tv Interview with James Poniewozik Audience of One CSPAN July 27, 2019 10:46am-11:01am EDT
attack? now but they are resilient. can someone penetrate their network? not sure because there is no perimeter anymore but can they do damage to those companies and the answer is no. >> watch booktv every weekend on c-span2. >> one of the things we like to do at booktv is preview the books, we want to introduce you to james poniewozik, the author of this book, "audience of 1: donald trump, television, and the politics of illusion". tell us about your day job. >> i'm the chief television critic for the new york times.
i like to say the television critic has become more like a book critic in that there is so much sifting rather than attempting to cover everything, but it is fantastic work in the television is a great excuse to write about everything because tv is the nervous system of america and it reflects whatever people are interested in or obsessed with. i write about sitcoms and reality tv and the circumstances were right. a pretty vast field. >> how much time do you spend with the networks as opposed to amazon, who lou etc.?
>> the old traditional networks, part of the subject of the book, a vast drop through that content ocean and it used to be every fall, three or four networks would release the shows they were going to premiere the coming season, that is what we were concerned and fall television is one thing among many, so much on amazon. hbo, showtime, basic cable, premium cable. what we used to think of as tv is a tiny amount of what constitutes television and a lot of television is not on what we strictly call television, it is not cable, not broadcast, it is piped into your home over the internet. >> this is a quote from your new book which is coming out this fall, donald trump, the
television character, was born on august 21, 1980. what does that mean? >> that was the date of donald trump's first major national television appearance, on the today show with tom brokaw talking about the incipient building of trump tower and other projects and what i mean, for the purposes of my book is my book is not biography. say though it follows donald trump's life. it is the study of a character, a long time, decades long performance in the media that donald trump sought out, kept himself in play for years. speaking -- nobody recognized it at the time speaking to the host of today on a network where he would later host the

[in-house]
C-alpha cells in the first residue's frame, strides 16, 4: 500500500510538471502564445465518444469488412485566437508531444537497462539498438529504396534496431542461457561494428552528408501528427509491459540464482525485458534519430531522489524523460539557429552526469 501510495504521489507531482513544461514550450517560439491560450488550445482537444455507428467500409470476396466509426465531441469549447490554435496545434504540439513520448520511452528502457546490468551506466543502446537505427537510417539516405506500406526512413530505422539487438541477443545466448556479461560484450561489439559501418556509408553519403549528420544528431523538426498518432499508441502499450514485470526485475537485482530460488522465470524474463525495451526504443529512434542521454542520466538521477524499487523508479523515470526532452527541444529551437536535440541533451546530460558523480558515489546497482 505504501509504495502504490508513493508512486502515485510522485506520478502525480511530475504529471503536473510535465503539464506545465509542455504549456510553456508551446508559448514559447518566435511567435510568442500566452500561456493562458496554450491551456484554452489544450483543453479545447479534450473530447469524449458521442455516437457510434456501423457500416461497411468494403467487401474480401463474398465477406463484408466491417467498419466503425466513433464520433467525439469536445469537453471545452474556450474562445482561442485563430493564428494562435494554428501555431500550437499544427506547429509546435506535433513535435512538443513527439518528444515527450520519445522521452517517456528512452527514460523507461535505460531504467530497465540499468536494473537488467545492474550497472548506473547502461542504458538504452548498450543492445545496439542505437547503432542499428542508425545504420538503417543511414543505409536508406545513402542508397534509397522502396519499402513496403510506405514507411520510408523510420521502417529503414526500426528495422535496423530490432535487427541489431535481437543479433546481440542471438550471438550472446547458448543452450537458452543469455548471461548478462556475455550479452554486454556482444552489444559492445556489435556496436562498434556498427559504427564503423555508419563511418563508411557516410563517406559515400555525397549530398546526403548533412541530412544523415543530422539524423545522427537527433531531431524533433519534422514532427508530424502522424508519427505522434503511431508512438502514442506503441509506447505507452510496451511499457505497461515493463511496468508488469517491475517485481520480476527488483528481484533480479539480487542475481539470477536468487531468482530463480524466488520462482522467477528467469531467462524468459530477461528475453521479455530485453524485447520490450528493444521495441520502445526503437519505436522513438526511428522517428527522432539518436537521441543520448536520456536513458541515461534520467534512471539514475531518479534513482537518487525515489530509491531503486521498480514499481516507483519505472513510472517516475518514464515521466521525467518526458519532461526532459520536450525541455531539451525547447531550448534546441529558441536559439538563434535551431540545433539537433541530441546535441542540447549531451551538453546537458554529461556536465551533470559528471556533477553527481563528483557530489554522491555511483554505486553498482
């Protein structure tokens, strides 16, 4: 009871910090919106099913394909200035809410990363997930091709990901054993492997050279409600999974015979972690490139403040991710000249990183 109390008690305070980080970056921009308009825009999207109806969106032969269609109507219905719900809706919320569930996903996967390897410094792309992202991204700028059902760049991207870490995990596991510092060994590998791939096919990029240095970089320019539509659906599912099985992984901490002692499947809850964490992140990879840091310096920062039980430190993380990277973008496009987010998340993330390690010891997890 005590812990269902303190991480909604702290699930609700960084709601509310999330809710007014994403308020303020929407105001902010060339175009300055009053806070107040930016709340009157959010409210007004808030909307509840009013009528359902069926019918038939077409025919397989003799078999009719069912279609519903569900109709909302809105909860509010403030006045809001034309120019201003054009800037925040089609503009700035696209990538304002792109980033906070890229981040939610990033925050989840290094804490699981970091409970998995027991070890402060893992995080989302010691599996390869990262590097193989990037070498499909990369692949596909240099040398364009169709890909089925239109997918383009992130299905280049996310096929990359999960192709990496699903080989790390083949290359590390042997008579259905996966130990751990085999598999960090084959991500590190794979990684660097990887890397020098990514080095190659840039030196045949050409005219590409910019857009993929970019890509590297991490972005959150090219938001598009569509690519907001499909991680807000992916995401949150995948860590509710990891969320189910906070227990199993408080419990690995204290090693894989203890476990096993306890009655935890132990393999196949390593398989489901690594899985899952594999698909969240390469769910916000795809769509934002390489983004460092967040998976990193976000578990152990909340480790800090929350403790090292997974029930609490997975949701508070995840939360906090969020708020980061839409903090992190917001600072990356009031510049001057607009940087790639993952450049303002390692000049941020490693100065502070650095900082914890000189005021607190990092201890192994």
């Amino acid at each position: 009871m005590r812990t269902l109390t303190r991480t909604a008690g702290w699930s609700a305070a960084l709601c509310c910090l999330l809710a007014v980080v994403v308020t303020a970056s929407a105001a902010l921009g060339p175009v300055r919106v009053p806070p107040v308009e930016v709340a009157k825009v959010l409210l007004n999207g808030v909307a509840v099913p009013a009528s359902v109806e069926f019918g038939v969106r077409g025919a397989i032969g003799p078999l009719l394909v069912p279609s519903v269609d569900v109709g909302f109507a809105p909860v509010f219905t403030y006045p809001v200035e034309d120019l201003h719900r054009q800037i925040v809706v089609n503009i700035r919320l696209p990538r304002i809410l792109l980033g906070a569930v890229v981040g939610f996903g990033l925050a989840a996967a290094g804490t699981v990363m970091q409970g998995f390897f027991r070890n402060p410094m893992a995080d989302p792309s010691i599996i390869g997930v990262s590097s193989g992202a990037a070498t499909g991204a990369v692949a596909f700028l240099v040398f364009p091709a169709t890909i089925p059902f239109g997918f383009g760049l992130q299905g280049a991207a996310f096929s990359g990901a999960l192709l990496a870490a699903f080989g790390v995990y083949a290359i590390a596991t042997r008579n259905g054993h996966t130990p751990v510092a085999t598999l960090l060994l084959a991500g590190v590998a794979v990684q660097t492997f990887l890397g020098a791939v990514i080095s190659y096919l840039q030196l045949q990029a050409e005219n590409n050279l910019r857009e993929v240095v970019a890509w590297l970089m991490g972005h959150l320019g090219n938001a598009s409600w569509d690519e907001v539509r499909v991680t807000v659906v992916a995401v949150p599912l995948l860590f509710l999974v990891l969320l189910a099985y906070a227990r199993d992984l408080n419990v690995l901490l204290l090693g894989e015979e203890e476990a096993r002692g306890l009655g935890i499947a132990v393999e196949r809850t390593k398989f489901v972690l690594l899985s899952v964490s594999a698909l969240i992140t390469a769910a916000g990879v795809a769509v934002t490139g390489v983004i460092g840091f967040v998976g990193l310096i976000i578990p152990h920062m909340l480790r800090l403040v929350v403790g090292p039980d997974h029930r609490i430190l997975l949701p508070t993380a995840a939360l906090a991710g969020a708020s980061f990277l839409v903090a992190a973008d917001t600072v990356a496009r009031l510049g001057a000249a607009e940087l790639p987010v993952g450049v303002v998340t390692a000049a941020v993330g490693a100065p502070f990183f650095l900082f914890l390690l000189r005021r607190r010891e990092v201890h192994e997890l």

apprentice, presidential debates, be revealed on access hollywood, that was really the birth of a television character and long time performance that would become hugely significant. >> host: was a purposeful performance in your view? >> i sort of say in the book it is difficult to get into the question, what is the real donald trump and what is not? people wonder about that cute you is what he does in the media and on television a fiction? is it the real him? as it himself but amplified when he notices tension on him to do i tend to believe the latter is closer. you present an extreme form of your self or depending on the circumstances a modulated form
of your self depending on what the audience, the camera eyeball that is on you requires. i think there was always something performative about donald trump from the very beginning. the manner of the performance, what he was trying to get across in it, the tenor, the tone of the performance shift time, with his goals of the time and in the temperament of the media which changed tremendously from 1980 until the time he was able to become less impressive. >> host: has he been consistent in his use of the media? >> guest: he has been consistent in that he has used the media. one thing i say, an inspiration to me for writing the book is i have seen a lot of how did we get donald trump, treat him as a politician or businessman for
whom media is ancillary and that is backwards. the celebrity always came first. even in the 1970s when he was on national television he was getting himself -- according gossip columns. he came from a notion that he wanted to bring show business into his work. he felt his work was show business and he eventually figured out how to leverage that into a brand of success etc. etc.. when you go back to the first tv appearances, it sounds like a very different donald trump. >> what does it tell my? >> guest: sort of unctuous. speaks in little sentences and paragraphs.
concerned with there is sort of a tone of insouciance and entertainingly ambitious businessman but not the sort of pugilistic kind of staccato trump the we saw on the campaign trail. as i say in the book there are many explanations, people change over time, mental circuitry changes, the way we speak may change but very much in 1980 were hearing the voice of mainstream media which was the pre-network area in which millions of people walked stage shows and one had to present a performance that was not targeted as you say in the television context or the political context. >> in your view, the news we get from tv has improved or